How does the way in which time is structured in a film affect the narrative. With references to High Noon, and Ned Kelly

Essay by shrekthedonutkingHigh School, 12th gradeA+, April 2004

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The way in which time is structured within a film determines how the audience perceive, and accept, the narrative of the film. The fictional film narratives Ned Kelly and High Noon, handle time completely differently from one another. Ned Kelly follows the life of notorious bushranger, Ned Kelly, from his first encounter with police when he was 16, through to his capture at Glen Rowan when he was 25. High Noon however is filmed in real time: one minute of film time is one minute of real time, similar to the television show "24". The story of the film High Noon spans a mere one and half hours. Ned Kelly, however, tells a story spanning nine years. This, of course, leads to us the audience, interpreting the films differently.

The use of real time filming in High Noon gives the audience a heightened sense of suspense. Throughout the movie, the audience is aware that every passing minute is one real minute closer to noon, and when noon arrives, so does the train carrying Frank Miller, the notorious gunslinger.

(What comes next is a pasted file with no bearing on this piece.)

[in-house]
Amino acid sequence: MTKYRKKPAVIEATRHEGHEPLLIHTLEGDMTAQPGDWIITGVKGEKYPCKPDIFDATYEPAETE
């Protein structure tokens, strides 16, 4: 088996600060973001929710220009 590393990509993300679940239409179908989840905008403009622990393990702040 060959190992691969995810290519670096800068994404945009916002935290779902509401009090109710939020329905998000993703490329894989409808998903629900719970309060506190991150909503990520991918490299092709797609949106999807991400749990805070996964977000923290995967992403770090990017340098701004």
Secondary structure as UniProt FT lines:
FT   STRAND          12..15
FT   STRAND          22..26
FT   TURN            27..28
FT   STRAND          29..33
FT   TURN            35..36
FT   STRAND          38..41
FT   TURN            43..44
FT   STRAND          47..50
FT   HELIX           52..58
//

The use of clocks in High Noon is emphasizes the importance of time and also provides a running commentary for the viewer on how much time Kane has left. The secondary storylines, such as the break up of Kane's marriage to Amy, Harvey's resignation as deputy and Ellen's background with Miller, are supported by the use of real time editing. Kane's marriage occurred less than 2 hours before he heard the news of Frank's coming. In a very short time, Kane has abandoned his new wife to defend a town which doesn't really like, or want, him. This action shows Kane's callousness but also his morals of responsibly and obligation. Harvey's resignation, and ultimate abandonment of Kane in his...